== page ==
School Resource Officers adjusting to new daily life with schools closed
Officers Nate Businger and Bobby Adler have taken on new roles within the Police Department for now
The familiar sounds of chatter in the halls and the daily interactions with students inside the walls of the various Moffat County School District buildings is what School Resource Officers Nate Businger and Bobby Adler miss the most.
When Spring Break hit, Officers Businger and Adler had no idea that the first week of March would be the last time they’d see students inside schools for the remainder of the academic school year. Following the executive order to close all schools for the remainder of the academic year by Governor Jared Polis, both Businger and Adler have had to adjust their roles with the Craig Police Department, leaving the friendly confines of the D.A.R.E program and the hallways of the schools behind (for now), to take on expanded roles within the department.
While the two SROs are staying busy with schools closed, they say that they miss the kids and the daily interactions at the schools more than anything.
“I definitely miss seeing the kids on a daily basis,” Officer Businger said. “If you ask any SRO why they’re an SRO, they’ll tell you it’s because they like interacting with students, and that’s what we enjoy doing.
“Not being able to do that daily has been tough,” Officer Businger added. “You build some really good relationships with students, and when you’re not able to cultivate those relationships on a daily basis, it takes a toll on us as SROs.
“When we can’t do that, it’s tough.”
Officer Businger, who has been an SRO within MCSD since 2018, says he spent some time out at Sherwood Forests to check in on a group of students that hangs out there, allowing him to make sure they’re staying safe and healthy and still completing their school work.
For Officer Adler, who started as an SRO in February 2020, he hasn’t had as much time as Officer Businger to establish those relationships, but he still misses those daily interactions.
“I got used to it, yeah,” Officer Adler said. “It’s been very difficult not seeing them every day. You just get used to that daily interaction and then we were dealt these cards and it’s been tough.”
Currently, Officer Businger is working with Detective Norm Rimmer with Major Crime Investigations, while Officer Adler is handling patrol duties for CPD.
“That’s definitely been a big step forward in my career,” Officer Businger said. “I’m learning new skills, and it’s been very rewarding. A lot of those skills will translate back into the work that I do in the schools.”
For Officer Adler, the chance to patrol the community has allowed him to get to know his new community on a more personal level.
“This has given me extra time to go out and visit people,” Officer Adler said. “It gives us a good reason to go and talk to people, and ultimately we’re building relationships with the community and let them know we’re here for them.”
Officer Businger and Officer Adler both saw an area of opportunity when it comes to SROs.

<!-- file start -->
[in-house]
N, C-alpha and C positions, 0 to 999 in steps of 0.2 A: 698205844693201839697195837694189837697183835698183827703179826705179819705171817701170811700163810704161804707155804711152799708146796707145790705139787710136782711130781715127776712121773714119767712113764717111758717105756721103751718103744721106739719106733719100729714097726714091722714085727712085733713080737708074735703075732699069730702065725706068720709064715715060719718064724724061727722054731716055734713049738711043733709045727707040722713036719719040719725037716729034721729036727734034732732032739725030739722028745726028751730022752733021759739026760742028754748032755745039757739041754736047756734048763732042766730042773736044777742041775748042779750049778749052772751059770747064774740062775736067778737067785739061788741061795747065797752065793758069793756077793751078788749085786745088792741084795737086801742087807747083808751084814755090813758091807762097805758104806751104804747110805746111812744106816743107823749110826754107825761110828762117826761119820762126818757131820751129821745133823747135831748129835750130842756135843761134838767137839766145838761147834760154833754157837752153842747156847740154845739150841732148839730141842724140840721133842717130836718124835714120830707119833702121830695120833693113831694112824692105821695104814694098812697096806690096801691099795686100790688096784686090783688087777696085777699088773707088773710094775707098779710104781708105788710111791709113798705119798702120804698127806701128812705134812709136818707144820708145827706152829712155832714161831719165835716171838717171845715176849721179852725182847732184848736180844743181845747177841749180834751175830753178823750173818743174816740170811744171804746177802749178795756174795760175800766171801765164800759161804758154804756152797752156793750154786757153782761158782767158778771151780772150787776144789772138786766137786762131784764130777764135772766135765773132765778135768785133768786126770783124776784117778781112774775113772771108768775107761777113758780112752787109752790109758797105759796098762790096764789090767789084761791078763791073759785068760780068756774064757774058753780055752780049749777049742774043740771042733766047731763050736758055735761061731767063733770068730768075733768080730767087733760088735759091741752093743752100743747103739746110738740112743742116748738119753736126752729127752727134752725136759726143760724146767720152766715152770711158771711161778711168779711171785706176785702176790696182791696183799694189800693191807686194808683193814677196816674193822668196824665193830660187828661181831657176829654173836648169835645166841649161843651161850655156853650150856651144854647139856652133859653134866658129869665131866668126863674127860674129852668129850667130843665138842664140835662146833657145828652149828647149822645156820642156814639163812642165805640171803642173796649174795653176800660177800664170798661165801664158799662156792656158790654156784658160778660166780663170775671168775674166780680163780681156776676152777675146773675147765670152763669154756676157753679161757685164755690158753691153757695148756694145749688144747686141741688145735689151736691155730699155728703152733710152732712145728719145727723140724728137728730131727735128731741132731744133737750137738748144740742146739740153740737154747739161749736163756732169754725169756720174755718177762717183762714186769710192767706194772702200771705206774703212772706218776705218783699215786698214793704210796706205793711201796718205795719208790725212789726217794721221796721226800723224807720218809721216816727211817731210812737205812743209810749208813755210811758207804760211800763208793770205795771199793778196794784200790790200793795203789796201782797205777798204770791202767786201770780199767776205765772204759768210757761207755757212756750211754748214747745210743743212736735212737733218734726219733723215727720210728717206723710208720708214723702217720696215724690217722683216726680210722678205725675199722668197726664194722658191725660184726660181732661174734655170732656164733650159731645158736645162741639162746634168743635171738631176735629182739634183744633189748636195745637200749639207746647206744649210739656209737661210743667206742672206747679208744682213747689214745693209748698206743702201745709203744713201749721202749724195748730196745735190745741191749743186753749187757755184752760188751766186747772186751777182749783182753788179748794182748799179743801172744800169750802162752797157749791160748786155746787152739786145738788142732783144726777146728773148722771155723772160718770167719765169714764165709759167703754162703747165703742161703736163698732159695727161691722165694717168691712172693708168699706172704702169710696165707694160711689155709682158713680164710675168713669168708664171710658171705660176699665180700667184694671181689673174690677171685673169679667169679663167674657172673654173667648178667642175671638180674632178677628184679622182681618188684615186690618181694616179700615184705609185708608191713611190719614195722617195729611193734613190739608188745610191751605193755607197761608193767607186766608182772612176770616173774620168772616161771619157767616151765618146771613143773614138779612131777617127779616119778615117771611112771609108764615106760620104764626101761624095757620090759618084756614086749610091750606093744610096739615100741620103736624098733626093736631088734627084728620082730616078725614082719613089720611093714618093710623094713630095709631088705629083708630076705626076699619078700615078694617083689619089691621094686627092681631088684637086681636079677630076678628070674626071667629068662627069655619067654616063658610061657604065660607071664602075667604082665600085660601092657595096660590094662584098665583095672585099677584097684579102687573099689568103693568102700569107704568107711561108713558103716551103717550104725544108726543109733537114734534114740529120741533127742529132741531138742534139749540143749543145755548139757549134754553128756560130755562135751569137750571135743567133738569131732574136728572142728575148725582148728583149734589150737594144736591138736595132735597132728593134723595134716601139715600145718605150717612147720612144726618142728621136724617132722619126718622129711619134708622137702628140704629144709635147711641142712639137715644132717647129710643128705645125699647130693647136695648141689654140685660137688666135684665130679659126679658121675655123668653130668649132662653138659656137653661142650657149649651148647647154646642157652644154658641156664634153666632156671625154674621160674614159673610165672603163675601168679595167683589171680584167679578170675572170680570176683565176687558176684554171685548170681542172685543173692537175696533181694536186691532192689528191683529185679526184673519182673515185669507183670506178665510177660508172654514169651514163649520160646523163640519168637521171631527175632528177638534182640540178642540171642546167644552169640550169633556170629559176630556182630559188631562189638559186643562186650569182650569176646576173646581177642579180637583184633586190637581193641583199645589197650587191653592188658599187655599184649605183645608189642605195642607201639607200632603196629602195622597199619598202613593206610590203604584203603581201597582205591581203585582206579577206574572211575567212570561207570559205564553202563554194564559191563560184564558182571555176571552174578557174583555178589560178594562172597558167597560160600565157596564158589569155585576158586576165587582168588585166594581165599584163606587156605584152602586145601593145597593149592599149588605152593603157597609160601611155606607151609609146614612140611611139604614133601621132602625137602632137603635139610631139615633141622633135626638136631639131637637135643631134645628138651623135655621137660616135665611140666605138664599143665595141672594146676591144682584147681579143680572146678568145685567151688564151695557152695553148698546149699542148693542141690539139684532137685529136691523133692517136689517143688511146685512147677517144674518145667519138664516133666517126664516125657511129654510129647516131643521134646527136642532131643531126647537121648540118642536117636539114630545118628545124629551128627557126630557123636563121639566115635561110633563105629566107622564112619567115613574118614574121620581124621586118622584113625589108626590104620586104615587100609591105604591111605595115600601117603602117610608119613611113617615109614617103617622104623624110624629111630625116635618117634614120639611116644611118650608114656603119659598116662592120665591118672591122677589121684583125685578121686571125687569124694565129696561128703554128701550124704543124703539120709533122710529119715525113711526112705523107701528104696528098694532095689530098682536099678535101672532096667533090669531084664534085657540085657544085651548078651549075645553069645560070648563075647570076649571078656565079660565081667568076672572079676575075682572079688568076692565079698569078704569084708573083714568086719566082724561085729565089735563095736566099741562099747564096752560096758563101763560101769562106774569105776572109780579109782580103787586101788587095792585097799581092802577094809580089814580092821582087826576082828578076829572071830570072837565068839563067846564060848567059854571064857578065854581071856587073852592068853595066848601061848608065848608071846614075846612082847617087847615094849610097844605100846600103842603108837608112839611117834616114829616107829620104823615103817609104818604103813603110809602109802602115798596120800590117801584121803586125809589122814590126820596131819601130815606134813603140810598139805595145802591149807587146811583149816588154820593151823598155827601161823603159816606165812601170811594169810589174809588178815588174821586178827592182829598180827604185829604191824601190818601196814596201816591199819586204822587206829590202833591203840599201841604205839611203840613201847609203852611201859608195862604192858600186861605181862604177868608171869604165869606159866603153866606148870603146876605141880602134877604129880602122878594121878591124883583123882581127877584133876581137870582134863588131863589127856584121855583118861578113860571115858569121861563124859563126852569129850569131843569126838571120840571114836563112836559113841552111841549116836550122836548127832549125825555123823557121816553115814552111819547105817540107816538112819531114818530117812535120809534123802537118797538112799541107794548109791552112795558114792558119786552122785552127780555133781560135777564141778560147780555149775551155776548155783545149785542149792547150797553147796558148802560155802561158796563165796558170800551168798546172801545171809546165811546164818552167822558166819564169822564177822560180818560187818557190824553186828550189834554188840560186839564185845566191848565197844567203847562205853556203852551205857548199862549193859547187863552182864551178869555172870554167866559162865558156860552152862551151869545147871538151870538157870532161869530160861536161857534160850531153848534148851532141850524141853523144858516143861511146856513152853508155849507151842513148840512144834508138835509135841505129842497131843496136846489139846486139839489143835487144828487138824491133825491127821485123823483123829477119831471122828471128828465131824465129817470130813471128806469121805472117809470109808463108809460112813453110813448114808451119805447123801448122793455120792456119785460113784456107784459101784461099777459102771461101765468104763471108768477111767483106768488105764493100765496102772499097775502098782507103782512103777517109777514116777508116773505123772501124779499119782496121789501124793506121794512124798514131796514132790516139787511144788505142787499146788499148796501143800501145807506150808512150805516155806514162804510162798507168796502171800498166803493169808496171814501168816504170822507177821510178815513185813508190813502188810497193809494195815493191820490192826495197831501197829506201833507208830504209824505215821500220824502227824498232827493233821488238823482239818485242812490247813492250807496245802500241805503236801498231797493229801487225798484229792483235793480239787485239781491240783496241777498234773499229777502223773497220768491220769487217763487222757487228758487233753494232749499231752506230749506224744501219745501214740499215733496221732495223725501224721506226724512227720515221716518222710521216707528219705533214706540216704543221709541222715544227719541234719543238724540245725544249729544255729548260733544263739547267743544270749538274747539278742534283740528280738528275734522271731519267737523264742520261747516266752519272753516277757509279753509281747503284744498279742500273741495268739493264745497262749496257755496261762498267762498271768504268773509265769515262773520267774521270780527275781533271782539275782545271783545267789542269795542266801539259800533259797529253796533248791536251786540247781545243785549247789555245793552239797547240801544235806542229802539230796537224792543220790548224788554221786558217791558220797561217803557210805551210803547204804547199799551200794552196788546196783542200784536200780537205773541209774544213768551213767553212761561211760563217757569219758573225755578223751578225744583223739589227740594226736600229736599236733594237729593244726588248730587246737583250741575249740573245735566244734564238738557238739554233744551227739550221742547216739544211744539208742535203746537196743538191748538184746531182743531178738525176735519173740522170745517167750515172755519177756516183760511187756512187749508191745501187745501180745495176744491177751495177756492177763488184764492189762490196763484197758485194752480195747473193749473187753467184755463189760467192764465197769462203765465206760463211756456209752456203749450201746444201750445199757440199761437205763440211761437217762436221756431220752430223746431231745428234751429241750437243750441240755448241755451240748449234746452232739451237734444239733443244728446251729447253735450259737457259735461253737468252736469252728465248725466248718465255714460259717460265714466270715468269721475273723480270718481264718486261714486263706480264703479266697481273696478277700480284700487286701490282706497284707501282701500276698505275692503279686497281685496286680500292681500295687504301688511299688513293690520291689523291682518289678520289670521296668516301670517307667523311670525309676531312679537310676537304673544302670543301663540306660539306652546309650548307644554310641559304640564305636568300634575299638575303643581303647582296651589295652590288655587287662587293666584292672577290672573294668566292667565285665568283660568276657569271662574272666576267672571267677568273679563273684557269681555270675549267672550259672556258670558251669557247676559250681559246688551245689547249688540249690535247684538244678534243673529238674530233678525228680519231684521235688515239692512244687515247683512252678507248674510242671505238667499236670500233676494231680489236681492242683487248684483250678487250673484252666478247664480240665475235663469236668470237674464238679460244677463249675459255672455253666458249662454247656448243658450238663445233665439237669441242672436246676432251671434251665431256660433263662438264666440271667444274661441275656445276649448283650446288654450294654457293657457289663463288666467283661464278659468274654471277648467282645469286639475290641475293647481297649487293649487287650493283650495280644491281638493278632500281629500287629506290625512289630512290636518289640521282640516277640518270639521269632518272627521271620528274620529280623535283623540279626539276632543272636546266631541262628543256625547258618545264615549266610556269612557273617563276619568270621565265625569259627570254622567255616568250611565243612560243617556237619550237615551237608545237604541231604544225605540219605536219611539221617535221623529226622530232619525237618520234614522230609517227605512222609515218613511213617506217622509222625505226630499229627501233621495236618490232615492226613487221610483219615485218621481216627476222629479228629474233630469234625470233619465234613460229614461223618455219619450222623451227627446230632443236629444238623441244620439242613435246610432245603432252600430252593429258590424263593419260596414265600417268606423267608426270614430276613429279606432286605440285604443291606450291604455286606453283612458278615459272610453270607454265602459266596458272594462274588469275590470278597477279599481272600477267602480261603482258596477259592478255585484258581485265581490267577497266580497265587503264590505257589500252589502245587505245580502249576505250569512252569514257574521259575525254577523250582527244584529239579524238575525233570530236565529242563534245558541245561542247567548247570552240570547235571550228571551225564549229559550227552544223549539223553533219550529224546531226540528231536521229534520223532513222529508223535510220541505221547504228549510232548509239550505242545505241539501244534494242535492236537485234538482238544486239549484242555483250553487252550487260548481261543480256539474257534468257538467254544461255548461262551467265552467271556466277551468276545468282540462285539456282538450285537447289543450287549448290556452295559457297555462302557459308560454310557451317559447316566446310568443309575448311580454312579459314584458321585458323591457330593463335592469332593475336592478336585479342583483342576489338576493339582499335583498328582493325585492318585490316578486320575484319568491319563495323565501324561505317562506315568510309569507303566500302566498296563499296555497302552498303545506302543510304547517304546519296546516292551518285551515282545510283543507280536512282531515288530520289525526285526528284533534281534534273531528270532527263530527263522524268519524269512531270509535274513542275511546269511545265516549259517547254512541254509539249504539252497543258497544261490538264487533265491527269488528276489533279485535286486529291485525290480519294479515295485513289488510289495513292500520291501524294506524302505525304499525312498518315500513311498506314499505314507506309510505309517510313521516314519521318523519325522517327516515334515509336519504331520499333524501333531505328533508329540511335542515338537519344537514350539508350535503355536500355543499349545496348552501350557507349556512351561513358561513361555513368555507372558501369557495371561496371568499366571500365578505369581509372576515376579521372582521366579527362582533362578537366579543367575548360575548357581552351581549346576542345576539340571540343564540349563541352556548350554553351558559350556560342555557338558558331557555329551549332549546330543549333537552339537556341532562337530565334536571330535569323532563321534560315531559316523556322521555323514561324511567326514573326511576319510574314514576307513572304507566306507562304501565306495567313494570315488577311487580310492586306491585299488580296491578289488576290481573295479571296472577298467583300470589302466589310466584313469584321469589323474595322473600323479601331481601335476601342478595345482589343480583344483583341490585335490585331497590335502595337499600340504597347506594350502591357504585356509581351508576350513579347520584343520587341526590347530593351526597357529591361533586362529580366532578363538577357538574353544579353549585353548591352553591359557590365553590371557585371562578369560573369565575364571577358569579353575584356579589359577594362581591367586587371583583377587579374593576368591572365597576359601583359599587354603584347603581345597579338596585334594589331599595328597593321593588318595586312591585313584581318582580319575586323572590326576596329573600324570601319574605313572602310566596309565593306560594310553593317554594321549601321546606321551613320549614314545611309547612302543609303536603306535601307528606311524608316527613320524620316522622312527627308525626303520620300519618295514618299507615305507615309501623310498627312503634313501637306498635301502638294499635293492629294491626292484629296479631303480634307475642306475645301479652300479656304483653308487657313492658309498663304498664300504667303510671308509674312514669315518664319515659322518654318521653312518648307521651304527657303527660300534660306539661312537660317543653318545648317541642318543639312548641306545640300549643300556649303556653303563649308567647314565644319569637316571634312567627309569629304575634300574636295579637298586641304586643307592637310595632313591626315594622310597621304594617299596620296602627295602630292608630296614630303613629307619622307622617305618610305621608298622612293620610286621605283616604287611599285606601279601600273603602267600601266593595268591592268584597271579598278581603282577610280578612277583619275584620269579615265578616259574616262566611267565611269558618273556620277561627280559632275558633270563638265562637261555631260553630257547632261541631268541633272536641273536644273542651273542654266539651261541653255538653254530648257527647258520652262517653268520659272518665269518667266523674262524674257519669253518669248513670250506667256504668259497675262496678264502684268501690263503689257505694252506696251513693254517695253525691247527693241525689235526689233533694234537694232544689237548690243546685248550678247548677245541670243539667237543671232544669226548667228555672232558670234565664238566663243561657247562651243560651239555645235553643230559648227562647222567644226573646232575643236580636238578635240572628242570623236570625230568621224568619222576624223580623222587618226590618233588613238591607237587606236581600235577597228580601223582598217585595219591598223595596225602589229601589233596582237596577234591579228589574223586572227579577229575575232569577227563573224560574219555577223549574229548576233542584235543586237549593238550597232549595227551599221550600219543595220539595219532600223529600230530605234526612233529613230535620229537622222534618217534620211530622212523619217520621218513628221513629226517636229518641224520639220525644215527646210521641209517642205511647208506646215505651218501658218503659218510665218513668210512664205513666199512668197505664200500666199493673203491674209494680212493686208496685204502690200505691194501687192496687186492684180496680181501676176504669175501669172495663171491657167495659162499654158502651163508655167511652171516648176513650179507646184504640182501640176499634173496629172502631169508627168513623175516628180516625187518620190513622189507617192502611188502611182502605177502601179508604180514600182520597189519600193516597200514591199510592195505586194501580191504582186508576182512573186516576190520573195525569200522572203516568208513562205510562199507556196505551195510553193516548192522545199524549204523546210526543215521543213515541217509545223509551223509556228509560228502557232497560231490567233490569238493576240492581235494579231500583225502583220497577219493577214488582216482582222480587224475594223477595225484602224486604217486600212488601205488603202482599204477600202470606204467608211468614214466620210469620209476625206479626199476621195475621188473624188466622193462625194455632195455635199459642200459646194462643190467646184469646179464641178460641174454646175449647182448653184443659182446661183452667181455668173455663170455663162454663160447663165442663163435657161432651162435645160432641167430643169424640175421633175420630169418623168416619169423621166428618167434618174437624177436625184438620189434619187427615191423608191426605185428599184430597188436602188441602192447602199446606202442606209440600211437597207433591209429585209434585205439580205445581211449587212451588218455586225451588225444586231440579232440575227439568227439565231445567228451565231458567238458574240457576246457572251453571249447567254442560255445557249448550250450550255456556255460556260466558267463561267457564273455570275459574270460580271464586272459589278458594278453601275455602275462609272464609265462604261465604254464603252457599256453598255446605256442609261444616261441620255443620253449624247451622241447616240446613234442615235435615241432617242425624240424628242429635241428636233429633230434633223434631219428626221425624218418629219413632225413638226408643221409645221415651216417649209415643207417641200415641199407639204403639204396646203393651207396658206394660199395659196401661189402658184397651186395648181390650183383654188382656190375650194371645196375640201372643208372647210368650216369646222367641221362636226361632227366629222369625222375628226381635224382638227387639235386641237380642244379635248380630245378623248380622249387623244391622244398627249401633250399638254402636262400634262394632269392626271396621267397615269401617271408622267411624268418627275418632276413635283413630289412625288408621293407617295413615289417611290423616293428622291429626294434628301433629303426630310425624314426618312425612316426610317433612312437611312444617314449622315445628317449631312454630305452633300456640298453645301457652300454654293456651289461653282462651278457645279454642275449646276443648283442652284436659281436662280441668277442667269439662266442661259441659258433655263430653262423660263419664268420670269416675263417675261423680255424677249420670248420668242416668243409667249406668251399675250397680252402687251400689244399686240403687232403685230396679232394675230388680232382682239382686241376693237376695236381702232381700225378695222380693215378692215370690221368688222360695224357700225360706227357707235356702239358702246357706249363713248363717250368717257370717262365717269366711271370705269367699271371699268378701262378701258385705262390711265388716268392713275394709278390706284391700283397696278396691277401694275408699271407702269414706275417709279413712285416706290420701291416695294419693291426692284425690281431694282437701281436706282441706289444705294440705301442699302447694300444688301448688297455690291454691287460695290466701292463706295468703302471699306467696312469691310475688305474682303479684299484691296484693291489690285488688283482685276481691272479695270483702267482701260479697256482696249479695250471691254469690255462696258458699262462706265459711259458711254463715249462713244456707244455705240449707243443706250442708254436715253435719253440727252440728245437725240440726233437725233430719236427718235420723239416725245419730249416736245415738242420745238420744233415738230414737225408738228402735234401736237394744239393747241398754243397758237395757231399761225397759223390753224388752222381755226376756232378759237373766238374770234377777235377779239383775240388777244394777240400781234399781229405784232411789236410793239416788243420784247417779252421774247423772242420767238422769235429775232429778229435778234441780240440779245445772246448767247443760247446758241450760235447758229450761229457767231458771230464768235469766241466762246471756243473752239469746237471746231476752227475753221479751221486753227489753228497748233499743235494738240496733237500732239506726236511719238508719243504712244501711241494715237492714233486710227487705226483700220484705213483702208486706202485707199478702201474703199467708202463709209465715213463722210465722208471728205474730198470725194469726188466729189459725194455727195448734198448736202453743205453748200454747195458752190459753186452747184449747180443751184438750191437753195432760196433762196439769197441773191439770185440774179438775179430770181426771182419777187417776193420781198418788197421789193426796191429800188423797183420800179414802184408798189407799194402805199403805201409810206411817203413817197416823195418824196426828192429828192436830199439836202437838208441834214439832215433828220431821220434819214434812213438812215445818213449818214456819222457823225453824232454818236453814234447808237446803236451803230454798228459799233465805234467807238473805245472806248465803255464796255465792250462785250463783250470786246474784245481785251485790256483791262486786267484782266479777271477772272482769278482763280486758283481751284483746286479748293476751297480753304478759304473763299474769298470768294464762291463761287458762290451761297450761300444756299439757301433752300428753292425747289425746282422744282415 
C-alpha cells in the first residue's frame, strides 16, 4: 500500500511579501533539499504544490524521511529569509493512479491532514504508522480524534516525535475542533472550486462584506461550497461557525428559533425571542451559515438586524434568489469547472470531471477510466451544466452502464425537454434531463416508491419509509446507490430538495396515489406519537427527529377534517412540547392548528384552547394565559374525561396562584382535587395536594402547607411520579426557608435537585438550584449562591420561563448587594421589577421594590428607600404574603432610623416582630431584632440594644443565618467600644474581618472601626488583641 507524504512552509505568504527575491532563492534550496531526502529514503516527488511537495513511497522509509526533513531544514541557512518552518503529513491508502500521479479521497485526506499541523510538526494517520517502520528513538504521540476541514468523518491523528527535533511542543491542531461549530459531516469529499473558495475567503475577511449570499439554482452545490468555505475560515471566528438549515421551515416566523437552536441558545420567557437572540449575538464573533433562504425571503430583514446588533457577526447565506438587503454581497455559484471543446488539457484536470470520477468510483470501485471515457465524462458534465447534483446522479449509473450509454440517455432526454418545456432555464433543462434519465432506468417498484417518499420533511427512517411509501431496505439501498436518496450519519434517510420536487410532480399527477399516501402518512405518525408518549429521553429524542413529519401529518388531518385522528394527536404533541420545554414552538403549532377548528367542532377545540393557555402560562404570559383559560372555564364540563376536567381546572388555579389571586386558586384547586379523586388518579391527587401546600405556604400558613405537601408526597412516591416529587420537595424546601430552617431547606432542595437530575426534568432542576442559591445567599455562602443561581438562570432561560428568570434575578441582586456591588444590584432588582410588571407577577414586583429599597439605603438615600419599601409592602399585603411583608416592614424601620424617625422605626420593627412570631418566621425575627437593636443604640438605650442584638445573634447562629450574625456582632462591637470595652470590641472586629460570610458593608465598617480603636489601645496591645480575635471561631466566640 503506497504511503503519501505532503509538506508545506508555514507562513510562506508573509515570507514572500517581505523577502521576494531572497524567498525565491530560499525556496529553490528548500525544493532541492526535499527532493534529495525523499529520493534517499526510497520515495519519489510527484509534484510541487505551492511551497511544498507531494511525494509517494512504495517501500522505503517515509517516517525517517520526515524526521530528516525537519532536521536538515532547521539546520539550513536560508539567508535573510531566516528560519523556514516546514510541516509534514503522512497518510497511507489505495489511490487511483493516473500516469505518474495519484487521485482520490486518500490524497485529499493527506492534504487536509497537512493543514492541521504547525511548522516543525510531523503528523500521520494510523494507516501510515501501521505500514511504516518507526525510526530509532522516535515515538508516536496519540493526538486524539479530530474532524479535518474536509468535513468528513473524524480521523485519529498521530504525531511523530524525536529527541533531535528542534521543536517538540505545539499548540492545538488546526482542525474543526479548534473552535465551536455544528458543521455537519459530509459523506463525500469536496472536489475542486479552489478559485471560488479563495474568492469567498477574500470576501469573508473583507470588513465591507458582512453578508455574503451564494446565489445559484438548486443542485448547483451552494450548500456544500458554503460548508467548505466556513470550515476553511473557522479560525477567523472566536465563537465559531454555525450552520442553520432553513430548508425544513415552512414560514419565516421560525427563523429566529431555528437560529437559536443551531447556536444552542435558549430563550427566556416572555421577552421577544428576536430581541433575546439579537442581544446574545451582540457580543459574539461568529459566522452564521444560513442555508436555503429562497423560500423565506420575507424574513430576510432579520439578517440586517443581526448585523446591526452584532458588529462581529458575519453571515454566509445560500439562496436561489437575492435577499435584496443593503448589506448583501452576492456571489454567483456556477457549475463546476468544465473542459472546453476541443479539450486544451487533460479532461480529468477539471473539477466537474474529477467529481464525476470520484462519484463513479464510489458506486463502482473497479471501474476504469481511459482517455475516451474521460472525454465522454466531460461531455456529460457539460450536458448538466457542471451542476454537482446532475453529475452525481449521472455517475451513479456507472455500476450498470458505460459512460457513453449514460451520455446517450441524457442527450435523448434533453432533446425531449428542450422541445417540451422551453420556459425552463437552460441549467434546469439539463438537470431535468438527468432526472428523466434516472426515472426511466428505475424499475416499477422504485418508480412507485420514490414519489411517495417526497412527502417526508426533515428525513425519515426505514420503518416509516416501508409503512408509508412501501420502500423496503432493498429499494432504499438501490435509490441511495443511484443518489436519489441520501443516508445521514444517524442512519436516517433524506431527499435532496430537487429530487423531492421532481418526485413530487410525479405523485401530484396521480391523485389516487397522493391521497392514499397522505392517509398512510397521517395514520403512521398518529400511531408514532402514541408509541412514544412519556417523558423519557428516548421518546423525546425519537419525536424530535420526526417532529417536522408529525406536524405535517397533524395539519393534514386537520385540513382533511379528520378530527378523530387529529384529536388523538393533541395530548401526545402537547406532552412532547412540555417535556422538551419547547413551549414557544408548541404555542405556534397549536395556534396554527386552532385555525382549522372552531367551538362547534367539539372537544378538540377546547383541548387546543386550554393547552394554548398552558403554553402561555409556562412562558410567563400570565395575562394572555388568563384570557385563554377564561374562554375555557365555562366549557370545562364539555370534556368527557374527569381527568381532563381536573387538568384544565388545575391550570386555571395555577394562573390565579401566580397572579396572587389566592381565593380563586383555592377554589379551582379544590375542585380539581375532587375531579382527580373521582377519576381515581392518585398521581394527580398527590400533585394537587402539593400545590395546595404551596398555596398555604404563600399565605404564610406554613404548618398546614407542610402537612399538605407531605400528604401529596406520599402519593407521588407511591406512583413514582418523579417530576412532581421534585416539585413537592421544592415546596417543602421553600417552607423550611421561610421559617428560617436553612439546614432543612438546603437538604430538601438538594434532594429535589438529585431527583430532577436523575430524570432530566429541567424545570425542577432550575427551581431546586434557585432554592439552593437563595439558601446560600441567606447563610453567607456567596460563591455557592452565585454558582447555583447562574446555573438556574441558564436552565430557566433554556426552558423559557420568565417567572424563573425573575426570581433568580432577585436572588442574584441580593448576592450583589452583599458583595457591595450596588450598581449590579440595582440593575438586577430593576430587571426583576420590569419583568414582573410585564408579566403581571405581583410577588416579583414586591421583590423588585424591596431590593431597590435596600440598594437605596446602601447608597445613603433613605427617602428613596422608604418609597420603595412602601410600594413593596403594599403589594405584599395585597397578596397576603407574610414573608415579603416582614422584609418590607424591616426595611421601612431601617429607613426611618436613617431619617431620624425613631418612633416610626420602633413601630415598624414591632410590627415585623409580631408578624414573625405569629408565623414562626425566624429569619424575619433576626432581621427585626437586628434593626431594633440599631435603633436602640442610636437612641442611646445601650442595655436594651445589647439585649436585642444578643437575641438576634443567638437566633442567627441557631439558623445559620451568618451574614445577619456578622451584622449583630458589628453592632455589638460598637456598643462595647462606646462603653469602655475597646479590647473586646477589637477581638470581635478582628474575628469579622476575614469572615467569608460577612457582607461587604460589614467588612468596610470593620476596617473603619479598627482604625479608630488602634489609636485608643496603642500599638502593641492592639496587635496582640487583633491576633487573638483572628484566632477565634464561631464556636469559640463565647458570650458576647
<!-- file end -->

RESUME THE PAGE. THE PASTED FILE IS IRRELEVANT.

For Officer Businger, he saw an obvious need for school safety, especially in a day and age where school violence is at an all-time high.
Officer Adler, on the other hand, saw an opportunity to become a role model of sorts within the school system, which is something he didn’t have growing up in the Fort Collins area.
“When I was growing up, we didn’t really have a good role model in my community,” Officer Adler said. “The SRO wasn’t developed when I was in school like we have in Craig. When I saw this position available, I saw it as an opportunity to be the mentor that I never had as a kid. So far, it’s worked out to our advantage.”
AWAITING THE RETURN OF STUDENTS
While schools are closed down until at least the start of the 2020-2021 academic year later this fall, those relationships developed with students still play a part in Officer Businger and Officer Adler’s day-to-day roles in the community.
The most rewarding part for Officer Businger is patrolling around town with his windows down and hearing a student shout out to him.
“That’s absolutely rewarding to me, that students still want to talk to me,” Officer Businger said.
While Officer Adler is still settling into his new role, he says it’s so refreshing to see the students out and about in the community.
“It’s great to see the kids outside still being kids,” Officer Adler said. “It’s refreshing, really, seeing kids just being kids and not worrying about things adults have to worry about in a time like this.”
For now, Officers Businger and Adler are anxiously awaiting the day that they can return to their normal role as SRO, allowing them to be back in the halls interacting with students.
“My favorite time of school is those first few days, so I’m really looking forward to getting back to that, seeing the kids and catching up,” Officer Businger said.
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Update: 2:30 p.m.: Moffat County High School and Ridgeview Elementary were put into a shelter in place Wednesday morning for an incident that occurred in the 800 block of Columbine.